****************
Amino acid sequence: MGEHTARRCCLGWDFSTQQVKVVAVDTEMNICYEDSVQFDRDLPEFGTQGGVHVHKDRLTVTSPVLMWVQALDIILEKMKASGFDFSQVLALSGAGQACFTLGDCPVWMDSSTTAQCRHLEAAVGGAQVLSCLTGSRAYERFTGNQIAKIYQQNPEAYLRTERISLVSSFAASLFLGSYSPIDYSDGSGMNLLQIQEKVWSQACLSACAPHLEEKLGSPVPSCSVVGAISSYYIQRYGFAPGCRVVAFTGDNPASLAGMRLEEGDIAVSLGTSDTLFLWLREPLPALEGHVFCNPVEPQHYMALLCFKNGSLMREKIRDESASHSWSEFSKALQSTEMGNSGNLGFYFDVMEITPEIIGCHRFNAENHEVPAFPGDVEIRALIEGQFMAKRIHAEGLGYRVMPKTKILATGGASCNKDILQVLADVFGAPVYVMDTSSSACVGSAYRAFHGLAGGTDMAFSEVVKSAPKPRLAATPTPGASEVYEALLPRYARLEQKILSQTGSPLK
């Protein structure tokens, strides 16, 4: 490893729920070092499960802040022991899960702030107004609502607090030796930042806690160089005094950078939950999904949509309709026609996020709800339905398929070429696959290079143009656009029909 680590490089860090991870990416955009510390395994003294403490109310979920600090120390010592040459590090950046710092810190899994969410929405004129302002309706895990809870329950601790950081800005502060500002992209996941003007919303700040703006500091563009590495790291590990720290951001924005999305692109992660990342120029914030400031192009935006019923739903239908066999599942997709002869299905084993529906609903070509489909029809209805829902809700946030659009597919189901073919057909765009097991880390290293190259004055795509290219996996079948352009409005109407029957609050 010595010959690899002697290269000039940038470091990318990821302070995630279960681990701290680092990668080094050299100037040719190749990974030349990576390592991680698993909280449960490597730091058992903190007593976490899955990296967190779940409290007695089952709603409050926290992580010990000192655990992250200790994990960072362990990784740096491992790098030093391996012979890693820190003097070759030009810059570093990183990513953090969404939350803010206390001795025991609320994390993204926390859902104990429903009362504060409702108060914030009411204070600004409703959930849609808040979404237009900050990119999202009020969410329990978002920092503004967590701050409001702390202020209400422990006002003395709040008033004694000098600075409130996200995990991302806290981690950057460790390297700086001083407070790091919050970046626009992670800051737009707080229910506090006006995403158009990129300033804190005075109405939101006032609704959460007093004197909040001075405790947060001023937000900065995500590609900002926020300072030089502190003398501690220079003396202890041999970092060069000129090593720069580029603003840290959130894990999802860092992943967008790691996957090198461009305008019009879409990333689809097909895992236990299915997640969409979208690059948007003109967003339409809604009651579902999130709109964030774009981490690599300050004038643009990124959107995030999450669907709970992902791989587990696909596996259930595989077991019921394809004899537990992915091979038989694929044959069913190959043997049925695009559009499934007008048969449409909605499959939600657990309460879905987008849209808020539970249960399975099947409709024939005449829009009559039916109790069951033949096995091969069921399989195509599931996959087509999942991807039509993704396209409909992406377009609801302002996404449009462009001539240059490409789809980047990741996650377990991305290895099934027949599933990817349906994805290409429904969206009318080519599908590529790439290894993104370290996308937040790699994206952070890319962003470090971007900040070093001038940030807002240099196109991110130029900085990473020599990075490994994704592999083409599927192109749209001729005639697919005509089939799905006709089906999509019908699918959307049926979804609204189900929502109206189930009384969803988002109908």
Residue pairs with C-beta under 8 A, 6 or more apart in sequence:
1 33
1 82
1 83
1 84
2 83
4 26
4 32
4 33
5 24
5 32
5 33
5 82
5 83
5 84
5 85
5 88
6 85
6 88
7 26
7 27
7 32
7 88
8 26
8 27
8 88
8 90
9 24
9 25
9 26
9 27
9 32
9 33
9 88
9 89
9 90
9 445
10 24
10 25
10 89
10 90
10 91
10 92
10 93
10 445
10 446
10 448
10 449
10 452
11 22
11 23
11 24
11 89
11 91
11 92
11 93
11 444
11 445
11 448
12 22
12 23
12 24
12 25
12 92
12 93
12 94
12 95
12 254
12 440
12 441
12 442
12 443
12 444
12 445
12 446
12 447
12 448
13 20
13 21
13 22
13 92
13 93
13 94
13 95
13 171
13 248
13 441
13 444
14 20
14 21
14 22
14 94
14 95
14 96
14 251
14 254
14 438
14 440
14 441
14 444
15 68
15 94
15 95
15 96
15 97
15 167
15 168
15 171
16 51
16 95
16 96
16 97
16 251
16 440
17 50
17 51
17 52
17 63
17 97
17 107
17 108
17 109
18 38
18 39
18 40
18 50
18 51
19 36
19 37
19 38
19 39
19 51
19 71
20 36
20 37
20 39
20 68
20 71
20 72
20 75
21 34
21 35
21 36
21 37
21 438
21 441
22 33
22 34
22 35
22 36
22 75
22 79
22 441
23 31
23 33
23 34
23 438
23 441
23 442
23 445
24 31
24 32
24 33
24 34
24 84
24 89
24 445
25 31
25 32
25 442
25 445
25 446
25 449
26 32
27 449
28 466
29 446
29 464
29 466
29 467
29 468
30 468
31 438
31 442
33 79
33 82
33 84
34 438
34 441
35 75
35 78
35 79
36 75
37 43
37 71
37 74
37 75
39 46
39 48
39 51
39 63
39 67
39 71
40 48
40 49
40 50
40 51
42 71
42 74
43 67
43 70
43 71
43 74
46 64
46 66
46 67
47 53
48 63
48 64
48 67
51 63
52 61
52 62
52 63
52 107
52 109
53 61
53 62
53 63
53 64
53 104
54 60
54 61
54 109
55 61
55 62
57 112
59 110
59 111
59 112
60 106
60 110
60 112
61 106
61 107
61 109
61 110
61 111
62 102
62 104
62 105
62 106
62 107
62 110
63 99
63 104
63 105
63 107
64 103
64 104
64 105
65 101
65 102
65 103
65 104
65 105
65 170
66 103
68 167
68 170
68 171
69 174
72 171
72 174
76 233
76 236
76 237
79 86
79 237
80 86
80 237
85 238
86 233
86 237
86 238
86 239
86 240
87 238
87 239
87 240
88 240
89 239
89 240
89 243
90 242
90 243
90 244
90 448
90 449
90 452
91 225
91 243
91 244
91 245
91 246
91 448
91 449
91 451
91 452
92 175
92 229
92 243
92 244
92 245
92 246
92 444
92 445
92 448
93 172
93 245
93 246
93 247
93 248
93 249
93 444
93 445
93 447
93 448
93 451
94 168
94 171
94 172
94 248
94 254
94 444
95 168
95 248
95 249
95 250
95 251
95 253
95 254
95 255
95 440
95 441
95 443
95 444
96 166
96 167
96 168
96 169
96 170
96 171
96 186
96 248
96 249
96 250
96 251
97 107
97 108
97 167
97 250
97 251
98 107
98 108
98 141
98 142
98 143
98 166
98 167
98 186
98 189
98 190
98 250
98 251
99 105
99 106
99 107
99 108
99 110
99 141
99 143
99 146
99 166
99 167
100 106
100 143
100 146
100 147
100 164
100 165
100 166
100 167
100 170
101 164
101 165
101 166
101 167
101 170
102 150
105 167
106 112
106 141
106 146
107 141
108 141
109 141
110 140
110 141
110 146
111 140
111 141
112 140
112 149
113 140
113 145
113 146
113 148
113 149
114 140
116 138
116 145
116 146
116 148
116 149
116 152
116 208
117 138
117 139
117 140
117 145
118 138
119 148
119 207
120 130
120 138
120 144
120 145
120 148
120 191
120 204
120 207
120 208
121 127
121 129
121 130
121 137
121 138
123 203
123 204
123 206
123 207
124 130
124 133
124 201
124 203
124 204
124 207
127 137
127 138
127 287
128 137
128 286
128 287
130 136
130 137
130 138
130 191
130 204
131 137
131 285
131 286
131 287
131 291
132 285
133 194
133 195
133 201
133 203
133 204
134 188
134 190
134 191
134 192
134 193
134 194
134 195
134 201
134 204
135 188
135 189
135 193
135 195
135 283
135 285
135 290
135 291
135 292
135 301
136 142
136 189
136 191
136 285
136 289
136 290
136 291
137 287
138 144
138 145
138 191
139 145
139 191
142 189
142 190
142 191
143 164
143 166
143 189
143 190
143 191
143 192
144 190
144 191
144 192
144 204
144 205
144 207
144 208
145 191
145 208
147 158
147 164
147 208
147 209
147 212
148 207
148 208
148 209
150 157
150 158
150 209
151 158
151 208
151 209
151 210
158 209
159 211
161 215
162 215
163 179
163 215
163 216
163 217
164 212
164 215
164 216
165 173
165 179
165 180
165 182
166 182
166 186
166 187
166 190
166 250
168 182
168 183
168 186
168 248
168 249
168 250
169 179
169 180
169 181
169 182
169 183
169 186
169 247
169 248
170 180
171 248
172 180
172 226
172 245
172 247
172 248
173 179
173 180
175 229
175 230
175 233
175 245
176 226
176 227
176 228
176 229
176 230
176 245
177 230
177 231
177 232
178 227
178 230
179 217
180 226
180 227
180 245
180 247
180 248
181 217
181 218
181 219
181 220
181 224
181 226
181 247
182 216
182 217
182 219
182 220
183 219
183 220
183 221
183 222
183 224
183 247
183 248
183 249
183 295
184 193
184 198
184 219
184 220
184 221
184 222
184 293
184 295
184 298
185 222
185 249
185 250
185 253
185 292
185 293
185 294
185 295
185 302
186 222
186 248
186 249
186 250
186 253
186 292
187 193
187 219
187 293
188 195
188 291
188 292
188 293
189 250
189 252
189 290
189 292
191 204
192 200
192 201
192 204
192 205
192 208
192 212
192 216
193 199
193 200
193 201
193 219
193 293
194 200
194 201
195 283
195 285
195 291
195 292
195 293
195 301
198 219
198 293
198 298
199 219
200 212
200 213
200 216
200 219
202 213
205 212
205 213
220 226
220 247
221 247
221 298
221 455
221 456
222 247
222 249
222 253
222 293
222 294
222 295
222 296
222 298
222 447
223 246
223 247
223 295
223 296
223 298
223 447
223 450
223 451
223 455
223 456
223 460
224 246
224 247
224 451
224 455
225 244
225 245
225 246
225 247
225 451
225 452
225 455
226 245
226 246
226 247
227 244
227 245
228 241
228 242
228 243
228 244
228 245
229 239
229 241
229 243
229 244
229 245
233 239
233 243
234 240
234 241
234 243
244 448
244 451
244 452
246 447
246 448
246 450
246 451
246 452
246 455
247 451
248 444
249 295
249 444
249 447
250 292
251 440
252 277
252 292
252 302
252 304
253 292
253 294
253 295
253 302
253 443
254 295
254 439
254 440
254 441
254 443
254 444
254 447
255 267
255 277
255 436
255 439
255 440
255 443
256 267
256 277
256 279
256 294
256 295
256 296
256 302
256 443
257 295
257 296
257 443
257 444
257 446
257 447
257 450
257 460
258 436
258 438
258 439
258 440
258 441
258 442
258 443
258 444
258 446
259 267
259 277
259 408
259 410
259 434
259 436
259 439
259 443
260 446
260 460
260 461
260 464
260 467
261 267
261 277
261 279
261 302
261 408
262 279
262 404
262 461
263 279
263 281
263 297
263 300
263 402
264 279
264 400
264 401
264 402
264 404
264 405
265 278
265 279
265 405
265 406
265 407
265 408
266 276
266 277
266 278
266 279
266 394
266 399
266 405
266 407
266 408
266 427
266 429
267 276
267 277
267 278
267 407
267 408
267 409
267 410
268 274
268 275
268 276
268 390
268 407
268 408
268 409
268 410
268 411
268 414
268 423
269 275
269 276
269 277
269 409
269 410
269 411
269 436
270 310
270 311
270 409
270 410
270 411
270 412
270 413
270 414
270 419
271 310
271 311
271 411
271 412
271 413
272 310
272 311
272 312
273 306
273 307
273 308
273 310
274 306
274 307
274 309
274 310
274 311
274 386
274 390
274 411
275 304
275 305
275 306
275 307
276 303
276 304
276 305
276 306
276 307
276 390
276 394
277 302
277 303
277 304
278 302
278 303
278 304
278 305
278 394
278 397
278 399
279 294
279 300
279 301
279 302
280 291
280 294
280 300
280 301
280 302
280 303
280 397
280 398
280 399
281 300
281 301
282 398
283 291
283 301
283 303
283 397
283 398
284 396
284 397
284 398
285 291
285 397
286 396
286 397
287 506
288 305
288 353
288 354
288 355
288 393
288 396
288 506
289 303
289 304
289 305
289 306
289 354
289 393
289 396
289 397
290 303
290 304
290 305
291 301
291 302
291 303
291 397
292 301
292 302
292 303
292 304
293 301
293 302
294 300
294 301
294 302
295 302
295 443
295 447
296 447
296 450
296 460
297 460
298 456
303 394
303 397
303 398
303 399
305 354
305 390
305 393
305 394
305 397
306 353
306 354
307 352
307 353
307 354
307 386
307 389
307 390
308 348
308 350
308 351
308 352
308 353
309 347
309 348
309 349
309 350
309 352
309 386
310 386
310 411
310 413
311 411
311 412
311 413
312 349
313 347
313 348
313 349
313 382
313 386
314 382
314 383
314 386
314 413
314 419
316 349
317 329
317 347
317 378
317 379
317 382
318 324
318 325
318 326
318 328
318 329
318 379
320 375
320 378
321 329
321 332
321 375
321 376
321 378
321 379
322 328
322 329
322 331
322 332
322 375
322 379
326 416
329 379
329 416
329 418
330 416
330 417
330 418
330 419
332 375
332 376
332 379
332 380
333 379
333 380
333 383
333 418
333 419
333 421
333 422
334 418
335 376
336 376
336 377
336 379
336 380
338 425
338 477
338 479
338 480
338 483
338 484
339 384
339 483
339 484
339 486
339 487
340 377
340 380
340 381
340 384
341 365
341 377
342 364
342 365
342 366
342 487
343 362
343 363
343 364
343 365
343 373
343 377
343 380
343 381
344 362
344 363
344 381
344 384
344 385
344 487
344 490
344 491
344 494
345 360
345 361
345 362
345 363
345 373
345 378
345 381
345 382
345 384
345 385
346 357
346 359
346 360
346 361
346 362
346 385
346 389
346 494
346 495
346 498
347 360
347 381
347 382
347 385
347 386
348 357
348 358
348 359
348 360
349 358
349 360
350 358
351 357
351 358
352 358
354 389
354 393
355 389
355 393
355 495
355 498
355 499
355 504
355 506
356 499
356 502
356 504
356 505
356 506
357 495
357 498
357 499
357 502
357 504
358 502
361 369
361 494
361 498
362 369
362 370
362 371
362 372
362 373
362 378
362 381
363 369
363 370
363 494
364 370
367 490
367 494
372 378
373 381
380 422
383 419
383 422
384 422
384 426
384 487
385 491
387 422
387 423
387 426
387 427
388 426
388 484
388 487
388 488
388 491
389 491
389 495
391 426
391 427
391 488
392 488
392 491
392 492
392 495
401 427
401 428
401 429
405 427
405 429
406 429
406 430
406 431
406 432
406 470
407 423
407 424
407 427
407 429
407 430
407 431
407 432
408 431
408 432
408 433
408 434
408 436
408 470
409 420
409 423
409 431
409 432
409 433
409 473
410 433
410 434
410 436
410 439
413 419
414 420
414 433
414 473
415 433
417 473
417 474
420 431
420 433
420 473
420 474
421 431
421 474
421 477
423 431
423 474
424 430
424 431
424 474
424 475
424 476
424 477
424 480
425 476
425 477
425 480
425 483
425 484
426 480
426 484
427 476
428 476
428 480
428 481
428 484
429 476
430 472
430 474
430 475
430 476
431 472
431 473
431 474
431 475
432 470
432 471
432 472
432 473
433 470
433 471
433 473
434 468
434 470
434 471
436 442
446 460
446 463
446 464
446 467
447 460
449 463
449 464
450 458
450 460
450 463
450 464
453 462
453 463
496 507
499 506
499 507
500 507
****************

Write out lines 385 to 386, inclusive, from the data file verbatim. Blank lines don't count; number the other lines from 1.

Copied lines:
99 146
99 166